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Keywords:

  • assessment;
  • intellectual disability;
  • quality of life;
  • self-respondent and proxy ratings

Abstract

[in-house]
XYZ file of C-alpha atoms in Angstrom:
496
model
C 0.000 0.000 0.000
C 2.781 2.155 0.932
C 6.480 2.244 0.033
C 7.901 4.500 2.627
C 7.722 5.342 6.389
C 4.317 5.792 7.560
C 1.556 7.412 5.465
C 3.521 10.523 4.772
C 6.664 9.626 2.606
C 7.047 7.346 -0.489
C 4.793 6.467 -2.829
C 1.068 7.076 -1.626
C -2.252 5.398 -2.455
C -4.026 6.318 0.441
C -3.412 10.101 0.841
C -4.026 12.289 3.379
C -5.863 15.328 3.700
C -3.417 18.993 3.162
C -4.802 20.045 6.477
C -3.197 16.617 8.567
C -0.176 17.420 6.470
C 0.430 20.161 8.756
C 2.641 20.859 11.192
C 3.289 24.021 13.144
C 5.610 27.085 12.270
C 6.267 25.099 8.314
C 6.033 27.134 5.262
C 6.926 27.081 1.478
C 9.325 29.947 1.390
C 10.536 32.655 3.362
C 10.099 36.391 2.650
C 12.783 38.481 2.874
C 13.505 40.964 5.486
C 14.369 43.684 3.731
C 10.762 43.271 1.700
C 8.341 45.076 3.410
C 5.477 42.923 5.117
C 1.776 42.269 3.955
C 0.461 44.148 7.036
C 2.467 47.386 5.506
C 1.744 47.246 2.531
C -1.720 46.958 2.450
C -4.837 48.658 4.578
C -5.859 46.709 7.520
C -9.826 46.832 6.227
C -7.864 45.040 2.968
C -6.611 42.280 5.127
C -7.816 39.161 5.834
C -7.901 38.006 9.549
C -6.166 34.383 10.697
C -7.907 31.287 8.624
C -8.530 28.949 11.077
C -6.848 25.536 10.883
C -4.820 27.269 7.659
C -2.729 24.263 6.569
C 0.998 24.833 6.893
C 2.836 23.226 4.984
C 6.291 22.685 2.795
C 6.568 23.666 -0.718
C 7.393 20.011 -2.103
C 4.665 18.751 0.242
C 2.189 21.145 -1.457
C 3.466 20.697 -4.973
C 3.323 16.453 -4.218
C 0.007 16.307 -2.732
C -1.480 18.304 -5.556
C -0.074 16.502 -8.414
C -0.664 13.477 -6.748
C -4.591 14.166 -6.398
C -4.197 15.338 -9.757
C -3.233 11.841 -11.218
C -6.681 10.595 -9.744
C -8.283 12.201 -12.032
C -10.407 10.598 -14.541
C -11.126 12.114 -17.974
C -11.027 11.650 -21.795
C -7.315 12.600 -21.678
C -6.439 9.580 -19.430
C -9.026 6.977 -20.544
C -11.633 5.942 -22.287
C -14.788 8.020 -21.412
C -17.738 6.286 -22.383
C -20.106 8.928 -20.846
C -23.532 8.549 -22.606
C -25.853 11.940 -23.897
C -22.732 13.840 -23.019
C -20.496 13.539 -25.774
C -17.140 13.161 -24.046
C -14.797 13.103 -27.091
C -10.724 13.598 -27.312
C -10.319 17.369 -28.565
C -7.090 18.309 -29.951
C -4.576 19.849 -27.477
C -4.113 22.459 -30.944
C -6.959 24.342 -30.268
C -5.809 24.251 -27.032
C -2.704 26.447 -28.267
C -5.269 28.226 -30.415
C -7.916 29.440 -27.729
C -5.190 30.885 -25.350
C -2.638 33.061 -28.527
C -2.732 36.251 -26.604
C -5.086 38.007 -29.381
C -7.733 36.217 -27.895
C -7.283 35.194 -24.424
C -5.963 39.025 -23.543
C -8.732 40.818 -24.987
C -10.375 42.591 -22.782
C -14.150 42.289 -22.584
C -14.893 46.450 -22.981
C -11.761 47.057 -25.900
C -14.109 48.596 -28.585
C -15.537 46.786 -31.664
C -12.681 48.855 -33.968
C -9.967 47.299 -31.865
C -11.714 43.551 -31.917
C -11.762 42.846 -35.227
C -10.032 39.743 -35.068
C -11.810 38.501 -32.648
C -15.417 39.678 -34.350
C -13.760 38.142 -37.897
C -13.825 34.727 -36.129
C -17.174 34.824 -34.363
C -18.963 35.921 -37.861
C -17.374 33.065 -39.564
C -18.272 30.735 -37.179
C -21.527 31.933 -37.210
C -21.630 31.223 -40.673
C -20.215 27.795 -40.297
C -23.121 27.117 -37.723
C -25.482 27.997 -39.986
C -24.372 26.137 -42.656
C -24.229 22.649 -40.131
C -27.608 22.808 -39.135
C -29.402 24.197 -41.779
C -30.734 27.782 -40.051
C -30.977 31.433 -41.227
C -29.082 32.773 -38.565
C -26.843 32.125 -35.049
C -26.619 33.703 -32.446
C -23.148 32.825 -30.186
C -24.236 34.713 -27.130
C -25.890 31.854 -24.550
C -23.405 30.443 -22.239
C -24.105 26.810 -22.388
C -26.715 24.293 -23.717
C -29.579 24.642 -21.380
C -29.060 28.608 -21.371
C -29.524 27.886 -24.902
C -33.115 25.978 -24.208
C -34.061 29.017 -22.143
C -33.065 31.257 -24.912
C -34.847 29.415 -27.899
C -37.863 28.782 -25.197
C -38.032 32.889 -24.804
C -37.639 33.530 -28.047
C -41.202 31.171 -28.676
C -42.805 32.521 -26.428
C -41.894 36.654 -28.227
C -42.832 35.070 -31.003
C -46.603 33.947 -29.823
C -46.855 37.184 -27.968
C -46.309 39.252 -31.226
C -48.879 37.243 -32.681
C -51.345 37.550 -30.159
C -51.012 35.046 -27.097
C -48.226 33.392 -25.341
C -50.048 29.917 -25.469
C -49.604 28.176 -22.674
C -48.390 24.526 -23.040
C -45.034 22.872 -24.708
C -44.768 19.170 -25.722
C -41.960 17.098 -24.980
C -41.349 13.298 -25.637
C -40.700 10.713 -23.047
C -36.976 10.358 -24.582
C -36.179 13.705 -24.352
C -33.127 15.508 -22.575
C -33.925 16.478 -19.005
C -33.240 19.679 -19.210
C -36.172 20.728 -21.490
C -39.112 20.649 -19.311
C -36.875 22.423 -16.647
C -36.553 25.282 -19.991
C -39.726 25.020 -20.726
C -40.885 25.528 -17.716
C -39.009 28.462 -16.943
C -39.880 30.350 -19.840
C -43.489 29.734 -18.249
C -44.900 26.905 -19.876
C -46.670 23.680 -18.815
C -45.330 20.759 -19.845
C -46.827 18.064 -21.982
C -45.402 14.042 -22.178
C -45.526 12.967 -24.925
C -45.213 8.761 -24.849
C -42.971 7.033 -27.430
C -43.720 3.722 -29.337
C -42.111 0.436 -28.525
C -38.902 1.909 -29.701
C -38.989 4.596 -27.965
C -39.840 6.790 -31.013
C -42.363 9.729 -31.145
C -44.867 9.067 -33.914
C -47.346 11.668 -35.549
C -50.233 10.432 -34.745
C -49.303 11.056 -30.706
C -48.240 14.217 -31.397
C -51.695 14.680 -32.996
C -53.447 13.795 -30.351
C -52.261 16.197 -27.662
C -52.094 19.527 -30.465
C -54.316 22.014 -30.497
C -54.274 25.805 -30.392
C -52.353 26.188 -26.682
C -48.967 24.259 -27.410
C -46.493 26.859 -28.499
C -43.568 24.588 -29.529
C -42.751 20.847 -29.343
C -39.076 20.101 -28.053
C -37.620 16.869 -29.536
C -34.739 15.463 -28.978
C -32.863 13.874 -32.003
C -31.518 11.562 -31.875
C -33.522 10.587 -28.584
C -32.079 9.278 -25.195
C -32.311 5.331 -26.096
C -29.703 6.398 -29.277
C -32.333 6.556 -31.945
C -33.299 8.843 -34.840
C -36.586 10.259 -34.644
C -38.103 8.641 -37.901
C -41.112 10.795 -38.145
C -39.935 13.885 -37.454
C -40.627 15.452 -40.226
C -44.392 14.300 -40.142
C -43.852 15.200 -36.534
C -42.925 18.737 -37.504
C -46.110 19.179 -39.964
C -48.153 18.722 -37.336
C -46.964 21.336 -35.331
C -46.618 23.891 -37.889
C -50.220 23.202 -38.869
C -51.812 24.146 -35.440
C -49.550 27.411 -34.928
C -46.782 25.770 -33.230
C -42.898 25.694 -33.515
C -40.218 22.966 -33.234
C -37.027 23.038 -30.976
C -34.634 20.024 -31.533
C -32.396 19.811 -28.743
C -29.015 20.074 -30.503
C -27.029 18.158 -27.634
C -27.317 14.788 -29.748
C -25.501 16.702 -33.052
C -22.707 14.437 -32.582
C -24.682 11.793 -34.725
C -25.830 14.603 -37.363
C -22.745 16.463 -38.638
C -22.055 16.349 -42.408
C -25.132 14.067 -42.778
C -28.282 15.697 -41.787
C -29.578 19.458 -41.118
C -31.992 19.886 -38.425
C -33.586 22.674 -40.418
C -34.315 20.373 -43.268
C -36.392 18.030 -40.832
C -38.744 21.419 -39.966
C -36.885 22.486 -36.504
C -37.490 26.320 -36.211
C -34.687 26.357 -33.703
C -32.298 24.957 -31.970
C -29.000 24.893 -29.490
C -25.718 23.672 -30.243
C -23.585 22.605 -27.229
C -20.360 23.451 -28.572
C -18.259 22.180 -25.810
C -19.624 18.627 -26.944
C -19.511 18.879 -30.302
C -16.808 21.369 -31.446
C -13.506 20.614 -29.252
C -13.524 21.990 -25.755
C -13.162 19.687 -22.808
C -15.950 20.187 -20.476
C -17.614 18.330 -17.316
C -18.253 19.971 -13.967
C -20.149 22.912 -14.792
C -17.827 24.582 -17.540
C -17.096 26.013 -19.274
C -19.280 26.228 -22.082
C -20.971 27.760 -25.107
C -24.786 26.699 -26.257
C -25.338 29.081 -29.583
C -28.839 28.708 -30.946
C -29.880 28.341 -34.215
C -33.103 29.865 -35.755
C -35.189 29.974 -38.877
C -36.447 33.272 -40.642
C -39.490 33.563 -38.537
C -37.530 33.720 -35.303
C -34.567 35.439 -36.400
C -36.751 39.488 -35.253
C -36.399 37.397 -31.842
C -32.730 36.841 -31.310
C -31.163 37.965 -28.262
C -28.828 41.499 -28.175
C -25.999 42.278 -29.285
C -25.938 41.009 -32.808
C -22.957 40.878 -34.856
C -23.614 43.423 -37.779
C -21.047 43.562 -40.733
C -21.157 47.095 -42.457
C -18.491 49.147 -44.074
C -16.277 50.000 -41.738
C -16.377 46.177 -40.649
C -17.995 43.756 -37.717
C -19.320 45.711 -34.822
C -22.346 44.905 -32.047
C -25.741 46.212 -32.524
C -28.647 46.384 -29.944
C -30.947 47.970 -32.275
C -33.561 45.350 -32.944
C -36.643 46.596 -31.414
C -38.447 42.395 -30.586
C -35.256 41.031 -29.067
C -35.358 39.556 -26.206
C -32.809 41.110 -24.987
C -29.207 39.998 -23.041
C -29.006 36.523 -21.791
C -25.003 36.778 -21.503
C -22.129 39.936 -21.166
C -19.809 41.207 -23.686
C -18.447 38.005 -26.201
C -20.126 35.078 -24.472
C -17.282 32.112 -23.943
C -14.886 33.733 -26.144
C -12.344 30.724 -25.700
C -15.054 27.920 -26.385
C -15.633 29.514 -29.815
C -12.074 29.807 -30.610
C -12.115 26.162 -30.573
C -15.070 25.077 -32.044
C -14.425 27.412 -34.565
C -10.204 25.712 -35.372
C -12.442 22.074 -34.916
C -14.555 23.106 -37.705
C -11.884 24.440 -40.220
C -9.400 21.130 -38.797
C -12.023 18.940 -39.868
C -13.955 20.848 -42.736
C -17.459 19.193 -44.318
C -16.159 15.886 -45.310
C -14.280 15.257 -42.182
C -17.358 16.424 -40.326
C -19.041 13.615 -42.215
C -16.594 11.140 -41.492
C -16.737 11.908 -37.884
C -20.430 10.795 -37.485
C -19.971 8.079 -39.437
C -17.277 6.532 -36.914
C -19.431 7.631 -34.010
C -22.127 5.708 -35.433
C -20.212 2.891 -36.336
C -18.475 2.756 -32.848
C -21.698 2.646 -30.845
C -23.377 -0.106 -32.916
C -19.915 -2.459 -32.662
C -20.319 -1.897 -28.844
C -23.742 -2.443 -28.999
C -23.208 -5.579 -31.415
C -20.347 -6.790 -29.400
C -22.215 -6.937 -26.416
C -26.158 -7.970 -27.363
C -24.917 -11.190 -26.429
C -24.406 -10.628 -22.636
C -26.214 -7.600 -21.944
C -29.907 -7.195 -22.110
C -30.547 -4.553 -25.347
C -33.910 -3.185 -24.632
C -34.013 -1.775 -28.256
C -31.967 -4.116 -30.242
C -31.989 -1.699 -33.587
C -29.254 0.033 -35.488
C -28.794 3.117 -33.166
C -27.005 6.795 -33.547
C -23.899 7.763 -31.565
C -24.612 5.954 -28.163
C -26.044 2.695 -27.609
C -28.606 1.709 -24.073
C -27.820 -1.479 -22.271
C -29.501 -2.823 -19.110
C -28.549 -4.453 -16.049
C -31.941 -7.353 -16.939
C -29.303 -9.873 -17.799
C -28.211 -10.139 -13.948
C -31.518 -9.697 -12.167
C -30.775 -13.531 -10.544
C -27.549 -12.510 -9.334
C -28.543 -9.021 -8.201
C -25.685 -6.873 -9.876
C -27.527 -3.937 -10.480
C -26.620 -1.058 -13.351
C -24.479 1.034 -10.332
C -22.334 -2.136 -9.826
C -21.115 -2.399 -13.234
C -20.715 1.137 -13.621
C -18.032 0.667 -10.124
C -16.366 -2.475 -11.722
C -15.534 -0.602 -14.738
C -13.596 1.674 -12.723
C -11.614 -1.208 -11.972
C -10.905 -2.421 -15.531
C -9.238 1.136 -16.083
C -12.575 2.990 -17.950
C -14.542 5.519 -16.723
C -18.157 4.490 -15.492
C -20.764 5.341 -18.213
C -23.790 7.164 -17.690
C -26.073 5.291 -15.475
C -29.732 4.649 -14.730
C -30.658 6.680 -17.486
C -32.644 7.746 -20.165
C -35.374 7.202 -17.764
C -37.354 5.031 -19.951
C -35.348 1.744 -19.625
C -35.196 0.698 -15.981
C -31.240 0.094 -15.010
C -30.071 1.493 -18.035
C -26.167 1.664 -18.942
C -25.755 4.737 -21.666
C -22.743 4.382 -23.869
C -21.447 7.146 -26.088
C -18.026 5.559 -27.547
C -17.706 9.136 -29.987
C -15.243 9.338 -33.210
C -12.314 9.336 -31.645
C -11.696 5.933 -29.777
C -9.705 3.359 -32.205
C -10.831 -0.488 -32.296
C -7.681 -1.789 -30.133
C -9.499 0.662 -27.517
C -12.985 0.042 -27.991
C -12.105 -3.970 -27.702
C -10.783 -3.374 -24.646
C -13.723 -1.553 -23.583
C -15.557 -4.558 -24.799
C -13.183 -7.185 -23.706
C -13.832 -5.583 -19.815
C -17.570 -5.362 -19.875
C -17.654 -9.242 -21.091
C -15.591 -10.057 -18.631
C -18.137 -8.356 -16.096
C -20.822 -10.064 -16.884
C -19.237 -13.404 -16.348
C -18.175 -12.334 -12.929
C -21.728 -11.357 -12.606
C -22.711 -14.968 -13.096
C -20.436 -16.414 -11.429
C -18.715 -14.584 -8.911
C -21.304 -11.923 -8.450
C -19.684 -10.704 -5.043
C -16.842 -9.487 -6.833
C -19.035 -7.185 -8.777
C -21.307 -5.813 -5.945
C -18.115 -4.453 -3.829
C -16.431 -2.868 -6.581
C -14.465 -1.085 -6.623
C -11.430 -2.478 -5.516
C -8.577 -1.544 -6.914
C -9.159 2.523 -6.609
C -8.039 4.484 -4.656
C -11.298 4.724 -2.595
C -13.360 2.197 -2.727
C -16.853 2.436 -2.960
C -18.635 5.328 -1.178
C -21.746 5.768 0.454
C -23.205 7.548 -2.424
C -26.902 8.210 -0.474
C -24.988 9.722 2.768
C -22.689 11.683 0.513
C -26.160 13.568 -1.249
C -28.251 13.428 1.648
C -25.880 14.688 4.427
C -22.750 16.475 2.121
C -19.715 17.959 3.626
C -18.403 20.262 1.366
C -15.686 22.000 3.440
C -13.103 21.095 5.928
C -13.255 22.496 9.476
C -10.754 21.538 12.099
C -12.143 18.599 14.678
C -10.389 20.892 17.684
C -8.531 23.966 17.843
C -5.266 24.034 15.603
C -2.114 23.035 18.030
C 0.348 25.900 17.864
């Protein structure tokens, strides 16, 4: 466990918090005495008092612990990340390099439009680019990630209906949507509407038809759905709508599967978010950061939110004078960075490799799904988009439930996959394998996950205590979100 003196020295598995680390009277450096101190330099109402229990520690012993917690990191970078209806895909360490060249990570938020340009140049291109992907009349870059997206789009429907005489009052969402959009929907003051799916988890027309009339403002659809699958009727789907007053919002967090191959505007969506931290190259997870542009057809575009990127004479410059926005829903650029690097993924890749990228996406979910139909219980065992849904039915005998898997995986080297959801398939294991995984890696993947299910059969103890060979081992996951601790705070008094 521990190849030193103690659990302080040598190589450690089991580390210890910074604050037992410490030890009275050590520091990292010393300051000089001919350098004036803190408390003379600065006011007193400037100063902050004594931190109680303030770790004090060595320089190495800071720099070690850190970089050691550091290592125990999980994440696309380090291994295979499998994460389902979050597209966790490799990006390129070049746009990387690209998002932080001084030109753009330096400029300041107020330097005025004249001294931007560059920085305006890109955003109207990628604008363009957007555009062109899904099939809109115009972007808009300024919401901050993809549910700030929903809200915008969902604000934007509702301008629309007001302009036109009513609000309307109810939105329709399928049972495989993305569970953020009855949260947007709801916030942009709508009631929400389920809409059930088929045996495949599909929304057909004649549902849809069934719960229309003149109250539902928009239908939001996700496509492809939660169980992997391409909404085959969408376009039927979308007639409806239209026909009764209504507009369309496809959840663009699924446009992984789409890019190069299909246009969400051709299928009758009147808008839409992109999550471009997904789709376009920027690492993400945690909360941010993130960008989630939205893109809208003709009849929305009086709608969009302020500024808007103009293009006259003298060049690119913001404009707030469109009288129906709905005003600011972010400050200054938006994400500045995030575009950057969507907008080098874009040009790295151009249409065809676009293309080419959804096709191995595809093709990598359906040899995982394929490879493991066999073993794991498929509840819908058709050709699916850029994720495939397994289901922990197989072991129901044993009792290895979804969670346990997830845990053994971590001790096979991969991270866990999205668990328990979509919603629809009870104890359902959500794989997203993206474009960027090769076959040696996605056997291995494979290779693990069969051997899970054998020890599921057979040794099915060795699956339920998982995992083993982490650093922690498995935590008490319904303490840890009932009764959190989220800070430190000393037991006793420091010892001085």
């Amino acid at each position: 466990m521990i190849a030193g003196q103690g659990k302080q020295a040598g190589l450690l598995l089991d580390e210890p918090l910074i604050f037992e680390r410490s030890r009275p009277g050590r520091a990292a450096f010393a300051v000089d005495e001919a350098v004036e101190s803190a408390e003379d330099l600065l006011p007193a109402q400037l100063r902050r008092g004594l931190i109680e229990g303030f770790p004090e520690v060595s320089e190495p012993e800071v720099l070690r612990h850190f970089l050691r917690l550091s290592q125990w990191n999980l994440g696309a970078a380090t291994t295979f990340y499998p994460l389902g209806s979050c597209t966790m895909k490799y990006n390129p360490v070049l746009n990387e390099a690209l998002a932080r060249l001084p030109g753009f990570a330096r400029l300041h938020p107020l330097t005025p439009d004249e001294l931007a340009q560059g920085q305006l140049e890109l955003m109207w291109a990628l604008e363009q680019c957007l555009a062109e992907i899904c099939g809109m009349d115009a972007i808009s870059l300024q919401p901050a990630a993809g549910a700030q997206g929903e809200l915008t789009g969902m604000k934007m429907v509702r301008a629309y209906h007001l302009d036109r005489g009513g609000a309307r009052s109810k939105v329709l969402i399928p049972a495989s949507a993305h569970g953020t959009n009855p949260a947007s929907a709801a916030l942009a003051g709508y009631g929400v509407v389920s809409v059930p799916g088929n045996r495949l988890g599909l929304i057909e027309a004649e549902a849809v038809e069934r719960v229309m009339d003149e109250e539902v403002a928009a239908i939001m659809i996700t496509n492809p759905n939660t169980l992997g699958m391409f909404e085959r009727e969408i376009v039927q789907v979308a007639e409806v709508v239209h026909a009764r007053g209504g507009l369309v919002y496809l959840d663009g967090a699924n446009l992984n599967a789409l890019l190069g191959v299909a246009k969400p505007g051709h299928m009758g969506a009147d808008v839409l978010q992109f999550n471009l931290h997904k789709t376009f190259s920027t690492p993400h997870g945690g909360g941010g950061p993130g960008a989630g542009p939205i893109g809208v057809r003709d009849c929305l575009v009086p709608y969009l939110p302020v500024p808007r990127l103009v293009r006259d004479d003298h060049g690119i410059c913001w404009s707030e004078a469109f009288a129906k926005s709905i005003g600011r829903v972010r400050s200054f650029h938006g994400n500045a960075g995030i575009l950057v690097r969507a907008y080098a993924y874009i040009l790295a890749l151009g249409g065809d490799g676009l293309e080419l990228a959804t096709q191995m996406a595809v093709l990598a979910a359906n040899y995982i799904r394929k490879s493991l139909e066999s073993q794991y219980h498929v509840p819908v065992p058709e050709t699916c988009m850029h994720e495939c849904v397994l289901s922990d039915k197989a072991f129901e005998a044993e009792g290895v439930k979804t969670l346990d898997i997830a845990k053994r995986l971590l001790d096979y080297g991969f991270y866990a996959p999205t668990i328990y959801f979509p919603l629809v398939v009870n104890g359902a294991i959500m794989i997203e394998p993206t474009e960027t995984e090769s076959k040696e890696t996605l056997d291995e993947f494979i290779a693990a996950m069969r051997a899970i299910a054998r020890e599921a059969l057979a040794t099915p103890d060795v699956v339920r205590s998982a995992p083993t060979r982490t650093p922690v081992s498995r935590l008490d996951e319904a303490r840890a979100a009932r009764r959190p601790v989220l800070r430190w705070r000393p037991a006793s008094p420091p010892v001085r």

Quality of life scores obtained from self-reports might not be the same as those obtained from a family member or direct support staff. The purpose of the two studies reported in this article was to evaluate further the impact on quality of life scores of self-report vs. proxy ratings. The Personal Outcomes Scale was administered to persons with an intellectual disability. The self-report version, as well as the direct observation version, was administered. In the use of the direct observation form, direct support staff and family members acted as respondents. Study 1, which evaluated the consistency between self-report and direct observation data using support staff as proxy respondents, found significant mean differences between the two respondent groups in three quality of life domains and an acceptable level of internal consistency for both self-report and direct observation strategies. Study 2, which evaluated the difference between self-report (by the client) and proxy ratings (of the same individual) using direct observation interviews with family and support staff as respondents, found some differences between client and staff ratings but no significant differences between client and family ratings. Correlations between respondent group scores fell within the “good category.” The authors noted the need for methodological pluralism in quality of life assessment, the importance of self-report by persons with intellectual disability, and the need to develop better and more reliably user-friendly strategies to evaluate quality of life outcomes for those individuals who either do not or cannot respond for themselves.